Luke lists 5 of the top frustrations you might experience as a UX designer, and shares some ideas about how you can deal with them.
About Luke Chambers
General tinkerer, web tailor, user-centred design soldier and tall-ship sailor, Luke Chambers is one half of the partnership behind UX Mastery. He championed user experience design at Penguin Books Australia, and currently consults through Experia Digital. Throughout his day he listens, sketches, tells stories and explains to people the "why" of the design that happens behind the visuals. He lives in a tumbledown farmhouse in Melbourne with his wife, and has two chooks.
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Posts by Luke:
For the past week or two, the elves here at UX Mastery have been busy working closely with our friends at Thirst Studios to package up something very special.
We’re very proud to announce our Merry Christmas treat to you: uxmas.com
How do you want to behave as a professional designer? How much does your attitude and conduct affect what you can do, and what others will let you do? Luke reacts to the ego shown by another interaction designer and examines how age-old, earnest, capital-D-for-design thinking is imperative for UX as a problem-solving skill-set.
We often talk about UX as finding the sweet spot between the needs of the users and the business but we rarely get more than nebulous deliverables to imagine how it actually looks.
In this post Luke uses an ‘experience map’ to give us an end-to-end view of the user experience and explain how broader strategy can be applied to detailed design work. It’s a super-effective way to understand the impacts of the product or service on the user, and helps us to understand, justify and prioritise a UX approach.
In Luke’s last post he talked about how most UX designers don’t pay enough attention to non-visual touchpoints. This post is about something bigger. There’s a second aspect to the way we’ve limited our scope of involvement, and its making us miss out on influencing business strategy and being part of a wider customer experience solution.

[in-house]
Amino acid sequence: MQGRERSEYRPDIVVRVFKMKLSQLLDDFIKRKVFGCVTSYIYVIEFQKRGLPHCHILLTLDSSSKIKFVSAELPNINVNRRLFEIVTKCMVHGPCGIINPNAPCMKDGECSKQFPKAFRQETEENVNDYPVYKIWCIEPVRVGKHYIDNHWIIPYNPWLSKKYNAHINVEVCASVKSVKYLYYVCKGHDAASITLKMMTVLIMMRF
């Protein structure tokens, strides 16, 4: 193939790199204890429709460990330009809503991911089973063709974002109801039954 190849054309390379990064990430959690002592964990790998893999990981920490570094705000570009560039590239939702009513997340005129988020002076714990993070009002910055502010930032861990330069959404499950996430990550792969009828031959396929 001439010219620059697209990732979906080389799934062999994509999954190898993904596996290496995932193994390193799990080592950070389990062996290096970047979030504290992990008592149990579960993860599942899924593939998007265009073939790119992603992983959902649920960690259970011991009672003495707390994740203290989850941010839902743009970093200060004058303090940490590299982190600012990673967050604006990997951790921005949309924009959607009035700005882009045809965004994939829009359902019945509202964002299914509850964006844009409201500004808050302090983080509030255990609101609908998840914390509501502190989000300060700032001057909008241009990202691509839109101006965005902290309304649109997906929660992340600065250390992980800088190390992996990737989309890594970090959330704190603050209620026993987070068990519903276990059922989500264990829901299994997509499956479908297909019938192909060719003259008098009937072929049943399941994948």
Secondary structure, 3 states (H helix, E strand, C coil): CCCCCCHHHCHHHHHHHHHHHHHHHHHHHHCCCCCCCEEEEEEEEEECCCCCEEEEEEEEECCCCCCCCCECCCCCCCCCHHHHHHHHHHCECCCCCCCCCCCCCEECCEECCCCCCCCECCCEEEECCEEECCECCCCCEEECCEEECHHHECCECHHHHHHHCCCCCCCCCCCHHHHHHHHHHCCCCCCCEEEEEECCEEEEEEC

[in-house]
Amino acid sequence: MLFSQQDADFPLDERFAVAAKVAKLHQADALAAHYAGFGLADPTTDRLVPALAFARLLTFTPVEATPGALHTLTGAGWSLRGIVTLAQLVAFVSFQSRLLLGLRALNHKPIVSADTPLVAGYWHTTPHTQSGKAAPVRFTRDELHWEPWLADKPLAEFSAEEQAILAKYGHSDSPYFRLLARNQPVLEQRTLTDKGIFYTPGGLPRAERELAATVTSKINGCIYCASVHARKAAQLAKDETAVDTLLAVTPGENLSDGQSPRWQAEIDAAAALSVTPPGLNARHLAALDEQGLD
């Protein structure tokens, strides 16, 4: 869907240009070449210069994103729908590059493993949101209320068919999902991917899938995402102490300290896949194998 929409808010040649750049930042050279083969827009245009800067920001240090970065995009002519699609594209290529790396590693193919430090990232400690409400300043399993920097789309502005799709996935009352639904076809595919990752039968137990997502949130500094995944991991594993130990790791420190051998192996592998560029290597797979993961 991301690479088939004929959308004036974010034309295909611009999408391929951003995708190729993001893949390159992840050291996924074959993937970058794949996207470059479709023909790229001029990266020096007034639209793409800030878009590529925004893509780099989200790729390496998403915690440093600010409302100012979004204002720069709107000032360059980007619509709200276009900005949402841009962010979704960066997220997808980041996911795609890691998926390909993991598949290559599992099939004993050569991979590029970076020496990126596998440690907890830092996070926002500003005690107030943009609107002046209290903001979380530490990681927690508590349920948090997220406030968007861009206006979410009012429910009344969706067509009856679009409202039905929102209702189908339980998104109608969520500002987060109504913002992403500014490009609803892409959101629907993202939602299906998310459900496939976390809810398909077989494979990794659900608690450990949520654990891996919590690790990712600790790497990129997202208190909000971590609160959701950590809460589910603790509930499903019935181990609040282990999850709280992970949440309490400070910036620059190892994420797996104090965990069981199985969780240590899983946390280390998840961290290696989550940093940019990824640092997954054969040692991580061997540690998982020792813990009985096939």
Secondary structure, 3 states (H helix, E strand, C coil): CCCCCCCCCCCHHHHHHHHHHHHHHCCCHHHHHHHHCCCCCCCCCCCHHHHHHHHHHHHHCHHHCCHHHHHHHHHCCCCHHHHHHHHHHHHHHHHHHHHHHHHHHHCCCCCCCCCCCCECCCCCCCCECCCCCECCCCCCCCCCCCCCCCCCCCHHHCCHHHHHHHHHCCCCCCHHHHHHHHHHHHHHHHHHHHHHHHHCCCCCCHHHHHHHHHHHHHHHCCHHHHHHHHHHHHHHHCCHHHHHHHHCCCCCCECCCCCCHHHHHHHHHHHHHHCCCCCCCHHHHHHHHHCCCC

At the recent Web Directions South 2012 conference in Sydney, there was a lot of discussion about the future of interface design, beyond the obvious visual cues that get most of our attention.
Luke pontificates on the kinds of experiences we may be capable of creating for our users if we were to step back and consider all of the sensory inputs that we possess as humans.
Matt and Luke have just returned from Web Directions South 2012, the one big event of the year for all things web in Australia. Unlike many conferences Web Directions has an editorial approach and this year questioned where we direct our energies as designers and problem-solvers, as the gatekeepers of a kind of digital rennaissance.
Luke lists ten of his conference takeaways with a UX angle that deserve your attention.
Funnily enough, if we tip a typical web design process upside down we get something that much more effectively considers the needs and wants of the users.
Luke discusses some of the defining factors of user-centred design.
Web industry professionals have mostly moved beyond labelling themselves as ‘web designers’ and there is a growing awareness of the importance of usability and a broader vision for how users might experience a product or service.
But can UX be considered a job description? Or is it more of a process or set of design responsibilities? Why do these questions even matter?
Luke & Matt travelled up to sunny Brisbane, Australia at the end of August to attend UX Australia 2012, a 4-day event covering core user experience design topics such as digital strategy, user-centred design, interaction design, mobile design, cross-channel design, service design and content. We didn’t get to all of the talks as there were multiple tracks, but here are 20 of the thought-seeds that have stayed with us for the last two weeks.